How to Find & Harvest Black Walnuts

By / Photography By Ashley Warlick | September 01, 2014
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black walnuts

Black walnuts are in the same family as pecans, hickories and other walnuts. The scientific name of the eastern black walnut is Juglans nigra and it can be found naturally from northern Florida to Canada. Their leaves are pinnate, which means they grow in clusters that look like a large feather.

Ripe black walnuts tend to fall in October and can be collected throughout the fall. The baseball-sized husks will be green to black in varying states of firmness. Even mushy husks can yield good nuts.

Remove the husks as soon as possible. Some people drive over them with a car to loosen them, but we just don some heavy duty waterproof gloves and slice them off with an oyster knife.

Rinse the husked nuts and throw out any that float as this is often an indicator of a bad nut. Spread them in a single layer in a dry, squirrel-free location to cure for 3-6 weeks (they should be completely dry). Try a warm attic or sunny window – they need to dry quickly to prevent mold.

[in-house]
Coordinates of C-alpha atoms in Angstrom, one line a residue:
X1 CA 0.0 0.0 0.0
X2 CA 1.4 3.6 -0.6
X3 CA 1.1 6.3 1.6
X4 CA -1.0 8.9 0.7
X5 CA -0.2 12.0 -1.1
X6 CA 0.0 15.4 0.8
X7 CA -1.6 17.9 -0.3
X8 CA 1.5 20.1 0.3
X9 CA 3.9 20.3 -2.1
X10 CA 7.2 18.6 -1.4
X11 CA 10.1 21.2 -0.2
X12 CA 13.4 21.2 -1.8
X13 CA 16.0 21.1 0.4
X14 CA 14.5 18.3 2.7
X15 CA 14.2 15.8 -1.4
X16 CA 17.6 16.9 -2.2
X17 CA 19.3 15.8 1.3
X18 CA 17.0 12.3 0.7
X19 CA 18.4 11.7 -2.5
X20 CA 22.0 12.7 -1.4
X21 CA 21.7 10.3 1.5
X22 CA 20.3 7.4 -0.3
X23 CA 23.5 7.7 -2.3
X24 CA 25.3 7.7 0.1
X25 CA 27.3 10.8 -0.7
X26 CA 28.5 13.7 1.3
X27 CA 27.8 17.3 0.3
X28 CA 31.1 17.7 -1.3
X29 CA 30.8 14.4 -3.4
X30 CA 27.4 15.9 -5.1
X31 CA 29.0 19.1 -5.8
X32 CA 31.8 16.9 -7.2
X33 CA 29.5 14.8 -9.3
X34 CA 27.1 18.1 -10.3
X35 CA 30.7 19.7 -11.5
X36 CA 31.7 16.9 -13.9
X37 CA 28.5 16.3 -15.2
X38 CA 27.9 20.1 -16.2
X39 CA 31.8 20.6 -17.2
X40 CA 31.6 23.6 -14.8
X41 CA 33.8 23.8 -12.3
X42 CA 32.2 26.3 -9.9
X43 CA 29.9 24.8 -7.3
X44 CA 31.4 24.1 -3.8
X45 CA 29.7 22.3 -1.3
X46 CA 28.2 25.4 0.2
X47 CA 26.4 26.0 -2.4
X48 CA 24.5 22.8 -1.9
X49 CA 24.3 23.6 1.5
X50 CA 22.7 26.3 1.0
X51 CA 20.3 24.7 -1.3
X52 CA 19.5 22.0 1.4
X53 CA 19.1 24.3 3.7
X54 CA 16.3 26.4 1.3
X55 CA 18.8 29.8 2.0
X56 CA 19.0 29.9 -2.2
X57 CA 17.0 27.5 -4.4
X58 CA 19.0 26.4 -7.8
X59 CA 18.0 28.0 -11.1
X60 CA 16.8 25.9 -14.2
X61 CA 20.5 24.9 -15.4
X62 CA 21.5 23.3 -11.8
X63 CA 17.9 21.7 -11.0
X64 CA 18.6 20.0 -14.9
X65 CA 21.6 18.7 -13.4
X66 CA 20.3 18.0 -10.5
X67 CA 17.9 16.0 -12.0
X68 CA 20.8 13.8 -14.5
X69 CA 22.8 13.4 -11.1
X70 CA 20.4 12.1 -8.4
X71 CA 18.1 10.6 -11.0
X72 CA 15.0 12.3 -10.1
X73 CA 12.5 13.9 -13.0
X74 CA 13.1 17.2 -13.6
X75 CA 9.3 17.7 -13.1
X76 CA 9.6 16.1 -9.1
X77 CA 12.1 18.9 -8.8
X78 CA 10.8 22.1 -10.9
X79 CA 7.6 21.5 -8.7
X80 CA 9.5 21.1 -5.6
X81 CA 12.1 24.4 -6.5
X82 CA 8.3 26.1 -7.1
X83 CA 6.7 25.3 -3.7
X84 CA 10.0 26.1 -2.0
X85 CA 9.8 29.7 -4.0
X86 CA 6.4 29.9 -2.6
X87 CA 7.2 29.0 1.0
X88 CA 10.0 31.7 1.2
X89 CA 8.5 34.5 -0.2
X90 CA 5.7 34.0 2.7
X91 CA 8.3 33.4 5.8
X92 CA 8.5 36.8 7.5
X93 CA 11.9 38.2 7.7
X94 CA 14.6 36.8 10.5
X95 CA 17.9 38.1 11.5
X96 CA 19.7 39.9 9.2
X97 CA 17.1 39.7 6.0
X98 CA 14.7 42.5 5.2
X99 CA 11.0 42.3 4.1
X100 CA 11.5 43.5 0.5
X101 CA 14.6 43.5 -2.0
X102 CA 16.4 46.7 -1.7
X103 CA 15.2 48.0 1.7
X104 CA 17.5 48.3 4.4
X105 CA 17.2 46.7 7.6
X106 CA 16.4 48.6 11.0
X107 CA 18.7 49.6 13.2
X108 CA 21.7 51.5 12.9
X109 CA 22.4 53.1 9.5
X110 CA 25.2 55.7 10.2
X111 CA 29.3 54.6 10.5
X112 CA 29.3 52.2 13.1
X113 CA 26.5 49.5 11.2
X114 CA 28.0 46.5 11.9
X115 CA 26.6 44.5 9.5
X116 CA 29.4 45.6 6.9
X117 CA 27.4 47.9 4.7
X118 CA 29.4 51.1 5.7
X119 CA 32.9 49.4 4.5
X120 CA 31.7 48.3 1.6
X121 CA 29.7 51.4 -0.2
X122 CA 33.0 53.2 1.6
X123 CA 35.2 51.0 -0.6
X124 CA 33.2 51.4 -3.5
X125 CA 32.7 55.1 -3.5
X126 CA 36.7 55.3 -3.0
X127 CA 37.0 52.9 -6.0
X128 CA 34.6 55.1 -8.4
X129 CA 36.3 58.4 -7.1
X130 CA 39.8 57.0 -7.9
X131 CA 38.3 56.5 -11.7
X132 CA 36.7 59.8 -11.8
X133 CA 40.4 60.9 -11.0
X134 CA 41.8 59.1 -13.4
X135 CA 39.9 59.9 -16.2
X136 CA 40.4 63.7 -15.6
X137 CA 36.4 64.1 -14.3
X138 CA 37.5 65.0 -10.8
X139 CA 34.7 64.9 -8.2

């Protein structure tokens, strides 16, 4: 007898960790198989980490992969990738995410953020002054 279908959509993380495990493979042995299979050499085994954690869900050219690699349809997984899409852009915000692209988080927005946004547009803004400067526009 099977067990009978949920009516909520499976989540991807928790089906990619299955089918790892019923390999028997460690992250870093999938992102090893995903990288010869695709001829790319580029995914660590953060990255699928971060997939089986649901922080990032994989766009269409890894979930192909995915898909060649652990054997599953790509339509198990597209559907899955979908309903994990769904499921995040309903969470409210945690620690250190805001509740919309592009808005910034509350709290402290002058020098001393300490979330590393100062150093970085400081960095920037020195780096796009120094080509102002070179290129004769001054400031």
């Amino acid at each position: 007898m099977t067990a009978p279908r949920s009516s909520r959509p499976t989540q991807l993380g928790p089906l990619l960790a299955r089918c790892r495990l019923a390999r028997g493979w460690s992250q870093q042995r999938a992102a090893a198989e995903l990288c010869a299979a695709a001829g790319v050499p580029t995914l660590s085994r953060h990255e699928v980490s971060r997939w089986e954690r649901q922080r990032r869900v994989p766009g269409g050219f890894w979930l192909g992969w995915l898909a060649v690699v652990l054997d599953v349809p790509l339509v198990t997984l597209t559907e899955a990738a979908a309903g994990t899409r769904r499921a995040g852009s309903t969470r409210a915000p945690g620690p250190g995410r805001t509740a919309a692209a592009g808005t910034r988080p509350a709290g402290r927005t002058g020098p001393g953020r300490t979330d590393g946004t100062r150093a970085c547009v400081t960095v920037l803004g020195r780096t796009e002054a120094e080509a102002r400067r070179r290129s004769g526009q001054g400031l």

Cured nuts can be stored in their shells for up to a year in a cool, dry place. If you decide to shell them all up front it is a good idea to store the nutmeats in the freezer until use.

You can purchase a fancy black walnut cracker online, but we still prefer an ordinary hammer. Wrap the nut in a rag, pop it with the hammer, and ease the meats out with a nut pick.

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